"When Einstein received a Nobel Prize (1922) for great achievements in Physics, there was a special note saying that the prize was given “without taking into account ... relativity and gravitational theories”". That is because the chairman of the Nobel prize committee, A. Gullstrand, found out that the Einstein equations do not have a bounded dynamical solution.

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sokarul

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Re: Role of gravitational force F=GMm/d^2 b/t two objects?
« Reply #48 on: August 28, 2020, 12:28:08 PM »
Or it was for the photo electric effect.

If he has two phds why did he simplify E=mc2?

Anyways still doesn’t make a paper an absolute. And of course most of the paper is incompatible with what you claim. Further more, I don’t care. You asked a question and I provided some info.
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Re: Role of gravitational force F=GMm/d^2 b/t two objects?
« Reply #49 on: August 28, 2020, 09:42:46 PM »
Quote
You get the same answer either way.
The bending of the space-time is outward if the whole mass of earth is considered.

The bending of the space-time is inside the whole mass of earth (99% empty as explained) if the mass of the each individual atomic particle is considered.
Quote
If he has two phds why did he simplify E=mc2?
K.E = 0.5 mv^2
P.E= mgh
E =mc^2

Now
E = mgh=mc^2
"m" cancel out; 
We get  gh=c^2 ----- Eq 1

Similarly, 0.5mv^2 = mc^2
"m" cancel out;
we get 0.5v^2=c^2  ….. Eq 2

What is the meaning of Eq 1 and eq 2

Re: Role of gravitational force F=GMm/d^2 b/t two objects?
« Reply #50 on: August 29, 2020, 03:22:51 AM »
Quote
You get the same answer either way.
The bending of the space-time is outward if the whole mass of earth is considered.

The bending of the space-time is inside the whole mass of earth (99% empty as explained) if the mass of the each individual atomic particle is considered.
Quote
If he has two phds why did he simplify E=mc2?
K.E = 0.5 mv^2
P.E= mgh
E =mc^2

Now
E = mgh=mc^2
"m" cancel out; 
We get  gh=c^2 ----- Eq 1

Similarly, 0.5mv^2 = mc^2
"m" cancel out;
we get 0.5v^2=c^2  ….. Eq 2

What is the meaning of Eq 1 and eq 2

No meaning at all.

The E in E=mc^2 is the energy that would be released if you  completely annihilate a mass.

It has nothing to do with gravitational potential energy or kinetic energy for a given situation.

You’ve just slapped some equations together randomly and got total nonsense.

Re: Role of gravitational force F=GMm/d^2 b/t two objects?
« Reply #51 on: August 29, 2020, 04:27:32 AM »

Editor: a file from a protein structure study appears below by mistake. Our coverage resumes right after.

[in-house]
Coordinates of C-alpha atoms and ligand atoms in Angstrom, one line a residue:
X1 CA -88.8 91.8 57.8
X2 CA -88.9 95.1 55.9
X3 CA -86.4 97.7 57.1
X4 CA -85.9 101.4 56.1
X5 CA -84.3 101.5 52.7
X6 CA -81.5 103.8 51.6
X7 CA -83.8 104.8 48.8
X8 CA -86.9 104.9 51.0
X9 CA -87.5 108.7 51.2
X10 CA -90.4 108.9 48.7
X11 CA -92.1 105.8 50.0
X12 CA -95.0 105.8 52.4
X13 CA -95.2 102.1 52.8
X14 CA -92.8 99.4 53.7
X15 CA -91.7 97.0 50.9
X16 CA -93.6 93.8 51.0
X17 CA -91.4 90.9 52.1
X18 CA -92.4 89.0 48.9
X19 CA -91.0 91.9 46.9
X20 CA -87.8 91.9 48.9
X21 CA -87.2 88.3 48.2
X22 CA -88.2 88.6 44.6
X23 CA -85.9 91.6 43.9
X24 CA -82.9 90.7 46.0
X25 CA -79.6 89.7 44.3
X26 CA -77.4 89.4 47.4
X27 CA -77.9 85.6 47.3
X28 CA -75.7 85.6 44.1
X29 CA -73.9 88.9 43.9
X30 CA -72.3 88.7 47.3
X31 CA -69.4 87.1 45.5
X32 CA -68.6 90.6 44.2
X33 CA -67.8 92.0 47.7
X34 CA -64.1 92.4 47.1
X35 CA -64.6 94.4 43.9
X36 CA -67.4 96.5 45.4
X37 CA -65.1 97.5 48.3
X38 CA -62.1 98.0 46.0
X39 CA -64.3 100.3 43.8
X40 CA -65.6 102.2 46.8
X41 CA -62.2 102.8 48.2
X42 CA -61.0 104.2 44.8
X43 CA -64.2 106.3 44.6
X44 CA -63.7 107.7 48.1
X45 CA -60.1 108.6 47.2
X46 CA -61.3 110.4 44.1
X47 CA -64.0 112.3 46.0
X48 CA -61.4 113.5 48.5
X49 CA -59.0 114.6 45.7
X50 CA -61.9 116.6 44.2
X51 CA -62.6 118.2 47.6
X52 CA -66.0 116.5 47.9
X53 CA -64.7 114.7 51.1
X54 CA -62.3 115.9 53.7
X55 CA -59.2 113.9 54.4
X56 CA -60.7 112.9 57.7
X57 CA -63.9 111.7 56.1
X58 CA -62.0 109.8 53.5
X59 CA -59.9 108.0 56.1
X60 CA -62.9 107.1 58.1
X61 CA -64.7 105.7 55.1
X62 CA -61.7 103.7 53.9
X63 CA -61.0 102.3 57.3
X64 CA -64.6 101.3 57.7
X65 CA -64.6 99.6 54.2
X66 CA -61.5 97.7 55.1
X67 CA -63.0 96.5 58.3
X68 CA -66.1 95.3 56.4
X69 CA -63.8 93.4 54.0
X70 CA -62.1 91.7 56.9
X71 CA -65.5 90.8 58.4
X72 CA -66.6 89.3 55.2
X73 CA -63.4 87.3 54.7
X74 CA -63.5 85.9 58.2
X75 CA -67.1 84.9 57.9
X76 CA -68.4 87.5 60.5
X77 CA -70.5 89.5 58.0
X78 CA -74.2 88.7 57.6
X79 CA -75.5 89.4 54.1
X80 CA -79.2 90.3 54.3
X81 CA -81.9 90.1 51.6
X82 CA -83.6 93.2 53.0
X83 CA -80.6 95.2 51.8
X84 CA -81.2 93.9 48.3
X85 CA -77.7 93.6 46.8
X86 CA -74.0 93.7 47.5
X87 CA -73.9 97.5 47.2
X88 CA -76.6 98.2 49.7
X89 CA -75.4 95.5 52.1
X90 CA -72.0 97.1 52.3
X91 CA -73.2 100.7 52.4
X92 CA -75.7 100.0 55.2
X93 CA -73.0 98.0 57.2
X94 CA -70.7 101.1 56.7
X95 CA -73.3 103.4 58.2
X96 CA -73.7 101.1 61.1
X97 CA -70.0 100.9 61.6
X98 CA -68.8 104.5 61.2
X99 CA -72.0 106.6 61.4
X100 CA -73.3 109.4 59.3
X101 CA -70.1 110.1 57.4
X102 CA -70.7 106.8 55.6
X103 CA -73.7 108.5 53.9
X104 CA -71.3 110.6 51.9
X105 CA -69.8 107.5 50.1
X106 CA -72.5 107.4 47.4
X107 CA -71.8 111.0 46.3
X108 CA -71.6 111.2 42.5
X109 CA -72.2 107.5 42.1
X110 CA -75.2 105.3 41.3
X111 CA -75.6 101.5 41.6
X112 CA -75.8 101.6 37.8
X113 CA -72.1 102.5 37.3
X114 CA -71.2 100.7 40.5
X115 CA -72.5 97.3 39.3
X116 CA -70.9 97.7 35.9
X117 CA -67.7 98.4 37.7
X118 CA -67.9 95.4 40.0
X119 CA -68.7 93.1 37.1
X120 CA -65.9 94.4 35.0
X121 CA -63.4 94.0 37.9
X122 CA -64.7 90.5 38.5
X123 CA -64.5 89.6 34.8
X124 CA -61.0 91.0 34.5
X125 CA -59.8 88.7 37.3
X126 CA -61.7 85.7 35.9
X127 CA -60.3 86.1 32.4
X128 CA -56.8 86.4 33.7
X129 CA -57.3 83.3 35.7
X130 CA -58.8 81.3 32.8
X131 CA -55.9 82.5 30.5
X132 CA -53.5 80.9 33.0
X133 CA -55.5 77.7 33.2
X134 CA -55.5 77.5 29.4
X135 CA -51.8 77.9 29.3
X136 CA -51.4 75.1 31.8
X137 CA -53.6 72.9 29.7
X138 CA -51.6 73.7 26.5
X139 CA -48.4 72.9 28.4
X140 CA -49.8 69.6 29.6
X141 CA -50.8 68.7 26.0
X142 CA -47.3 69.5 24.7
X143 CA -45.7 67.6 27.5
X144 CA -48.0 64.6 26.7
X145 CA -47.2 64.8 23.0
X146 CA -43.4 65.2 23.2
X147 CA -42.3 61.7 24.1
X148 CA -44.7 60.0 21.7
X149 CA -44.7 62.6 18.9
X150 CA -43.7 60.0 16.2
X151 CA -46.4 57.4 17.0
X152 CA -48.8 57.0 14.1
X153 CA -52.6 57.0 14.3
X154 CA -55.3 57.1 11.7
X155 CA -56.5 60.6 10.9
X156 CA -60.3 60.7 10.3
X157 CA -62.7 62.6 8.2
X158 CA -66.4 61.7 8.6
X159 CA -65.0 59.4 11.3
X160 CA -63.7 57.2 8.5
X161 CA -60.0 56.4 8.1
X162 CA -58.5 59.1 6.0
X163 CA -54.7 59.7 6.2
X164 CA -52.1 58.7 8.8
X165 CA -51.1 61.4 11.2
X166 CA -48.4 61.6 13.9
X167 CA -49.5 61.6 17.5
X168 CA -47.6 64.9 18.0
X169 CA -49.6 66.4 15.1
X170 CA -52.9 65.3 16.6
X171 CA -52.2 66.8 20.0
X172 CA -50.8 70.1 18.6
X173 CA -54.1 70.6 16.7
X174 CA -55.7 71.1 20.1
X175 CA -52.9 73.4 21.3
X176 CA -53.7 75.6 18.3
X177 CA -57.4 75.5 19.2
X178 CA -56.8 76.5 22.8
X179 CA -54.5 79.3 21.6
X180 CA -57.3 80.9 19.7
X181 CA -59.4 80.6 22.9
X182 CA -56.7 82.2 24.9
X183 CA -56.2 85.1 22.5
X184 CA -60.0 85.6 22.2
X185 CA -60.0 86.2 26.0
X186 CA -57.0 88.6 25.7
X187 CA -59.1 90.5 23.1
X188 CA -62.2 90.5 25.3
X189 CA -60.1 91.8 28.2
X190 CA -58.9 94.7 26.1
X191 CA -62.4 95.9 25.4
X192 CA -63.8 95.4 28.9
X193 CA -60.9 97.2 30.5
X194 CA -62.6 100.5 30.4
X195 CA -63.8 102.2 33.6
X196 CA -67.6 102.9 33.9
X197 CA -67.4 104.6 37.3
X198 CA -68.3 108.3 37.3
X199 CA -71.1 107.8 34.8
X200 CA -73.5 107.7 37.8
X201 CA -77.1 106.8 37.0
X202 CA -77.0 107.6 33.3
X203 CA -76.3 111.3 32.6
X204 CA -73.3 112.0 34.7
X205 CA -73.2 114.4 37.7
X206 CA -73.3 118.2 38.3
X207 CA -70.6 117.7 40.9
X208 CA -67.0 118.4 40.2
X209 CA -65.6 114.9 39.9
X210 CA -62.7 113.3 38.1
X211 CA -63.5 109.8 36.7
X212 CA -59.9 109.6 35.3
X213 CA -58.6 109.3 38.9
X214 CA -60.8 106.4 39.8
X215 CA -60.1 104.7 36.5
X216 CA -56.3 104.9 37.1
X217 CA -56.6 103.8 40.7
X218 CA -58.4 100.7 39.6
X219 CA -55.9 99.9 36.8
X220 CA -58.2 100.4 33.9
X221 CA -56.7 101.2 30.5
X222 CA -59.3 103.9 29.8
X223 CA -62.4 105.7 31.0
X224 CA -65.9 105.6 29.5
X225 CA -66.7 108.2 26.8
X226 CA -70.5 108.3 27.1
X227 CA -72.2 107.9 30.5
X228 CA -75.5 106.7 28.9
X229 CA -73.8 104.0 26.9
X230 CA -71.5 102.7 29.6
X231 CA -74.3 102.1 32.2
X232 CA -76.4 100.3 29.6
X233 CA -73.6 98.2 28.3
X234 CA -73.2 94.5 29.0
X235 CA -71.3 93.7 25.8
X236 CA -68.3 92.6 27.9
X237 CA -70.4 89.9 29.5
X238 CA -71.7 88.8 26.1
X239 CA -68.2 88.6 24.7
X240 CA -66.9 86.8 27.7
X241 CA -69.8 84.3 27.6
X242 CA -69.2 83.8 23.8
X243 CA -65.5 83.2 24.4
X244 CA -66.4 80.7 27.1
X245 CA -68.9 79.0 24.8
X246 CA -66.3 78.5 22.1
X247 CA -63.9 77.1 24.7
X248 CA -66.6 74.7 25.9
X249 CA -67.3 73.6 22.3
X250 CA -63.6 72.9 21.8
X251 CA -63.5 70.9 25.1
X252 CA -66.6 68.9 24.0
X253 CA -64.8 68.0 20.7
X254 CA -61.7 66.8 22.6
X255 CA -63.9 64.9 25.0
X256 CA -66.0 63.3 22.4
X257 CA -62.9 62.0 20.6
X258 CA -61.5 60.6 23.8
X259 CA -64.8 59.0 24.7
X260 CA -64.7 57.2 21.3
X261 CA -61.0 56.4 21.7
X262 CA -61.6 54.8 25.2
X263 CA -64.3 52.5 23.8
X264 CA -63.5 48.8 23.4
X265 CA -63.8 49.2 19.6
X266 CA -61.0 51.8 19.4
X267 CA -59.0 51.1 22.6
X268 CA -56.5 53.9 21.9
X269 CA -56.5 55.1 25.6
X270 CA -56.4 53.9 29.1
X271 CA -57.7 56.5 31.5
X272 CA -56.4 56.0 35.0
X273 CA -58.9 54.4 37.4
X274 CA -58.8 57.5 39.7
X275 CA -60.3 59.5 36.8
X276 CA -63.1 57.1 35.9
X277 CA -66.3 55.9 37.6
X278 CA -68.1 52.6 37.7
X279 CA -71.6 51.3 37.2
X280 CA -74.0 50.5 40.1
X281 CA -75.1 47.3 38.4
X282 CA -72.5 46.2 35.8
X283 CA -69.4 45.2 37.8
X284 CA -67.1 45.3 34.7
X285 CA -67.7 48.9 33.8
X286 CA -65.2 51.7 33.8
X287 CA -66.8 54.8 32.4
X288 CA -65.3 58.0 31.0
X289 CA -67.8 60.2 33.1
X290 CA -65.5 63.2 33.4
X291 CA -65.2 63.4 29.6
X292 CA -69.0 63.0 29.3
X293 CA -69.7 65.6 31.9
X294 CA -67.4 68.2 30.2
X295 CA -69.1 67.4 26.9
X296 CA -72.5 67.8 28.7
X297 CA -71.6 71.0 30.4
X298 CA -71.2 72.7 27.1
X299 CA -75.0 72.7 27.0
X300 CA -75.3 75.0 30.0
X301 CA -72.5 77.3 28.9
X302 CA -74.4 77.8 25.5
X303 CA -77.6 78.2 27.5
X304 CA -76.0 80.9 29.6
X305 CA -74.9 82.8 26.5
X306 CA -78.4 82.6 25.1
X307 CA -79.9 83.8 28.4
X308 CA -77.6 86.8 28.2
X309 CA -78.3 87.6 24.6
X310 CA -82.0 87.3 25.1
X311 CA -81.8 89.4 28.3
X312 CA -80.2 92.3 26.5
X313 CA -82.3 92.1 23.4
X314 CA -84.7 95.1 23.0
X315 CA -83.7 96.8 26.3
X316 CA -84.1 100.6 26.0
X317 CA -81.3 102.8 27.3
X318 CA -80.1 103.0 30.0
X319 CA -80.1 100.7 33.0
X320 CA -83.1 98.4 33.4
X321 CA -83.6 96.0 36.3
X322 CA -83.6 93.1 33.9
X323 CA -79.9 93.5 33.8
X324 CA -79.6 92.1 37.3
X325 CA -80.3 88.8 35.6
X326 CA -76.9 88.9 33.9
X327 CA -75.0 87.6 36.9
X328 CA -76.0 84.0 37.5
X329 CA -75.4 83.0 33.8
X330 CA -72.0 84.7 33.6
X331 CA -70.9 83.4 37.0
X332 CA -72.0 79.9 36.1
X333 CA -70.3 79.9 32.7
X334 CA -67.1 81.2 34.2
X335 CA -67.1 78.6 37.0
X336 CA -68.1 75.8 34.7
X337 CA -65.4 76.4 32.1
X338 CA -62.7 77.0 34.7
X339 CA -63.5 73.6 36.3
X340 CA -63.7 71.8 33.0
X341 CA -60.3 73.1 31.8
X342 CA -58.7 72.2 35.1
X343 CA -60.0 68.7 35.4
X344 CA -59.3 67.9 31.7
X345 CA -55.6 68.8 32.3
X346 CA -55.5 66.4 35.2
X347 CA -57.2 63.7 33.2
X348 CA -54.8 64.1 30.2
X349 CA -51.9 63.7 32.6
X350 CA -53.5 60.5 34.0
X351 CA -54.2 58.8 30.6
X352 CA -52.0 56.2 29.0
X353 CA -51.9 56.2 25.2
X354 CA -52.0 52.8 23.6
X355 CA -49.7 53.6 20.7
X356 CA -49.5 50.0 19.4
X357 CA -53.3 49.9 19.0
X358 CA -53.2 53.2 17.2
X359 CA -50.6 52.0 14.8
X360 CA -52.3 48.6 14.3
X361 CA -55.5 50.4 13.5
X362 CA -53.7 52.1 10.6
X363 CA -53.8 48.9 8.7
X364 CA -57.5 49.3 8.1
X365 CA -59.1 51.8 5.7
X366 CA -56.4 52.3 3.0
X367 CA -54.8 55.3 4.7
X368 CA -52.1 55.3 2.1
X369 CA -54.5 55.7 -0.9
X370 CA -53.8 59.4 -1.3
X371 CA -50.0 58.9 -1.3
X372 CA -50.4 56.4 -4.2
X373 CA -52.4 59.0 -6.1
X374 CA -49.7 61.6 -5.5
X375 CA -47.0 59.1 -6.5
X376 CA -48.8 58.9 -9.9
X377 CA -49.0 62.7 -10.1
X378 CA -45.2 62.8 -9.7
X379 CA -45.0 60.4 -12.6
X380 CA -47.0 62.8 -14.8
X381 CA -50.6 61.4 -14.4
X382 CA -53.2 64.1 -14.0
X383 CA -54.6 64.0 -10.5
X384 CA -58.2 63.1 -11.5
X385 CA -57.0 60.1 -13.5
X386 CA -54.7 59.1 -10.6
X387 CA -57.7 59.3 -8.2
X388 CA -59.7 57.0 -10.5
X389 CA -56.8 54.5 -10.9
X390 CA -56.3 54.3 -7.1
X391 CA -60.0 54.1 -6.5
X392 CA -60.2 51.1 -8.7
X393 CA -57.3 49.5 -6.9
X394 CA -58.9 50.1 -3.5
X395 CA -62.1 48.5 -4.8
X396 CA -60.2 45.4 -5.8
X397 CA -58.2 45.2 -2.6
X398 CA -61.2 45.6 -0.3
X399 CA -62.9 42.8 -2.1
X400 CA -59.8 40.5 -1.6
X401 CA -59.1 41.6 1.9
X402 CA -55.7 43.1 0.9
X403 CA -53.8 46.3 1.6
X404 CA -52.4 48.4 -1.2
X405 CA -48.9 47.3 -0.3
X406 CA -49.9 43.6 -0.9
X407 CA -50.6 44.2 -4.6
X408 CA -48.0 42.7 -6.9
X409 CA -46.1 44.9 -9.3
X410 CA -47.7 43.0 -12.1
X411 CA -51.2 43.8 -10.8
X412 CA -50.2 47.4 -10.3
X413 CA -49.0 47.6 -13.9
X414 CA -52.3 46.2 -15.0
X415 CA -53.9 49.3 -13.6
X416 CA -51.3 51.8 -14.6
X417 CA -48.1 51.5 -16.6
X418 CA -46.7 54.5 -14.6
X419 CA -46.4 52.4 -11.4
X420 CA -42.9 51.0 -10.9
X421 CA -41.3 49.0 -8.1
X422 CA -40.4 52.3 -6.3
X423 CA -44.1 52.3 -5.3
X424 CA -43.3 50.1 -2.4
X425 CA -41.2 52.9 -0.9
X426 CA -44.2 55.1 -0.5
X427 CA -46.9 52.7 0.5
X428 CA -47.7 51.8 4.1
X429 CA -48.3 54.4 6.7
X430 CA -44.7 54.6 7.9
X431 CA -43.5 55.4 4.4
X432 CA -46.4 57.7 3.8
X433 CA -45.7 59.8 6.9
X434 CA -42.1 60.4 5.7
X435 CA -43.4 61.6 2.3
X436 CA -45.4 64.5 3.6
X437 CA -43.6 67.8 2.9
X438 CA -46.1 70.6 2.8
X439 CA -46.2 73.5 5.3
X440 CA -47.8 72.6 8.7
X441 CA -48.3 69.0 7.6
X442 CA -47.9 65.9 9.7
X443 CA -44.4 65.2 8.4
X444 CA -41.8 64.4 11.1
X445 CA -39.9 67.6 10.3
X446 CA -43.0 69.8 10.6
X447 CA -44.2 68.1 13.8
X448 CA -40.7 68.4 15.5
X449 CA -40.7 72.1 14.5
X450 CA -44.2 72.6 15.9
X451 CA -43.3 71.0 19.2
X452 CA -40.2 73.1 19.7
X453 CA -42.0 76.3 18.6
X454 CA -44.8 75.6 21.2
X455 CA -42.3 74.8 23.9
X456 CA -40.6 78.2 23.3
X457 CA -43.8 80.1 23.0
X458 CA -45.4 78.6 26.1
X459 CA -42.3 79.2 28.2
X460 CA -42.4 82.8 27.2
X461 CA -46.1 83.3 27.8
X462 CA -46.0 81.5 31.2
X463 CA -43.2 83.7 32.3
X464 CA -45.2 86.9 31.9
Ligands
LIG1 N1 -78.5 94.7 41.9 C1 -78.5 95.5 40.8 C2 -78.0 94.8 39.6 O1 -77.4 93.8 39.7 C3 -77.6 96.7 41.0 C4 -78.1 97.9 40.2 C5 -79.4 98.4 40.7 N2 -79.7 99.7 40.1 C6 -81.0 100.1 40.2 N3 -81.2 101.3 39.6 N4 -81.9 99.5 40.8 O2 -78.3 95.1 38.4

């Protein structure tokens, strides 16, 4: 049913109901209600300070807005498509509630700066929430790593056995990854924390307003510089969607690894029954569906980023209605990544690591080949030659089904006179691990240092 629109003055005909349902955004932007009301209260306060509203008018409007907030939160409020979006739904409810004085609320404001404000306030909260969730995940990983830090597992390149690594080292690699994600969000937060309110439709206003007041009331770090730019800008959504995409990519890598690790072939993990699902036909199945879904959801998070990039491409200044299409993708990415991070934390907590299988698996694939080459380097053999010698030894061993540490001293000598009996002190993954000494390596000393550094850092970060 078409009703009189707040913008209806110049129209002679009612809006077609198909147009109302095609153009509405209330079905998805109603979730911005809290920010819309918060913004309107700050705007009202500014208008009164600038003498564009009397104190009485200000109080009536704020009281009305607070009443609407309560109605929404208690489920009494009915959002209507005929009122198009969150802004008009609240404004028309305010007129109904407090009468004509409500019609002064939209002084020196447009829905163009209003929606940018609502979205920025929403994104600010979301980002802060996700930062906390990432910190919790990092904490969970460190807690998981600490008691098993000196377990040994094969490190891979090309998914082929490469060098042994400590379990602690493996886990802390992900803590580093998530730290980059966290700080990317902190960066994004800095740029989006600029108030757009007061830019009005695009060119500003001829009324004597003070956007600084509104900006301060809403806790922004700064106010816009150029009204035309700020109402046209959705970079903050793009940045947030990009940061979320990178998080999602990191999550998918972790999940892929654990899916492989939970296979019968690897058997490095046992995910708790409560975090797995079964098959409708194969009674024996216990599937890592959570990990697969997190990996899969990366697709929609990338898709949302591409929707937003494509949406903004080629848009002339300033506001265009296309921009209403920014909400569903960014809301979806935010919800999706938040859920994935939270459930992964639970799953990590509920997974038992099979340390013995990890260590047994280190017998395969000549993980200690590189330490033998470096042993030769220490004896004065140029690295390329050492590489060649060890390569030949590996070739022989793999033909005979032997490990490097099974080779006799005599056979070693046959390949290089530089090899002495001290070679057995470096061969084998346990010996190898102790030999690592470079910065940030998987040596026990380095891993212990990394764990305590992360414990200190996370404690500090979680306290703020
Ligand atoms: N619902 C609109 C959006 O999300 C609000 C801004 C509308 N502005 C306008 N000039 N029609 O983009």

Quote
You get the same answer either way.
The bending of the space-time is outward if the whole mass of earth is considered.

The bending of the space-time is inside the whole mass of earth (99% empty as explained) if the mass of the each individual atomic particle is considered.
Quote
If he has two phds why did he simplify E=mc2?
K.E = 0.5 mv^2
P.E= mgh
E =mc^2

Now
E = mgh=mc^2
"m" cancel out; 
We get  gh=c^2 ----- Eq 1

Similarly, 0.5mv^2 = mc^2
"m" cancel out;
we get 0.5v^2=c^2  ….. Eq 2

What is the meaning of Eq 1 and eq 2

No meaning at all.

The E in E=mc^2 is the energy that would be released if you  completely annihilate a mass.

It has nothing to do with gravitational potential energy or kinetic energy for a given situation.

You’ve just slapped some equations together randomly and got total nonsense.
Do you know what energy is?

All (above) three are ENERGY equations.
« Last Edit: August 29, 2020, 04:41:54 AM by E E K »

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JJA

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Re: Role of gravitational force F=GMm/d^2 b/t two objects?
« Reply #52 on: August 29, 2020, 05:01:52 AM »
Quote
You get the same answer either way.
The bending of the space-time is outward if the whole mass of earth is considered.

The bending of the space-time is inside the whole mass of earth (99% empty as explained) if the mass of the each individual atomic particle is considered.

What do you mean space-time is bending outward?

Again, consider a one pound piece of lead and a one pound piece of foam. Which is heavier? One is mostly empty space, the other is very dense.

Re: Role of gravitational force F=GMm/d^2 b/t two objects?
« Reply #53 on: August 29, 2020, 05:58:18 AM »
Quote
You get the same answer either way.
The bending of the space-time is outward if the whole mass of earth is considered.

The bending of the space-time is inside the whole mass of earth (99% empty as explained) if the mass of the each individual atomic particle is considered.

What do you mean space-time is bending outward?

Again, consider a one pound piece of lead and a one pound piece of foam. Which is heavier? One is mostly empty space, the other is very dense.
If you consider the mass as a whole then the bending of the space time happens outside the whole mass.
if you consider the masses of all atomic particles individually of the whole mass as then the bending of the space time happens within the wholw mass not outside the whole mass

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JJA

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Re: Role of gravitational force F=GMm/d^2 b/t two objects?
« Reply #54 on: August 29, 2020, 06:04:51 AM »
Quote
You get the same answer either way.
The bending of the space-time is outward if the whole mass of earth is considered.

The bending of the space-time is inside the whole mass of earth (99% empty as explained) if the mass of the each individual atomic particle is considered.

What do you mean space-time is bending outward?

Again, consider a one pound piece of lead and a one pound piece of foam. Which is heavier? One is mostly empty space, the other is very dense.
If you consider the mass as a whole then the bending of the space time happens outside the whole mass.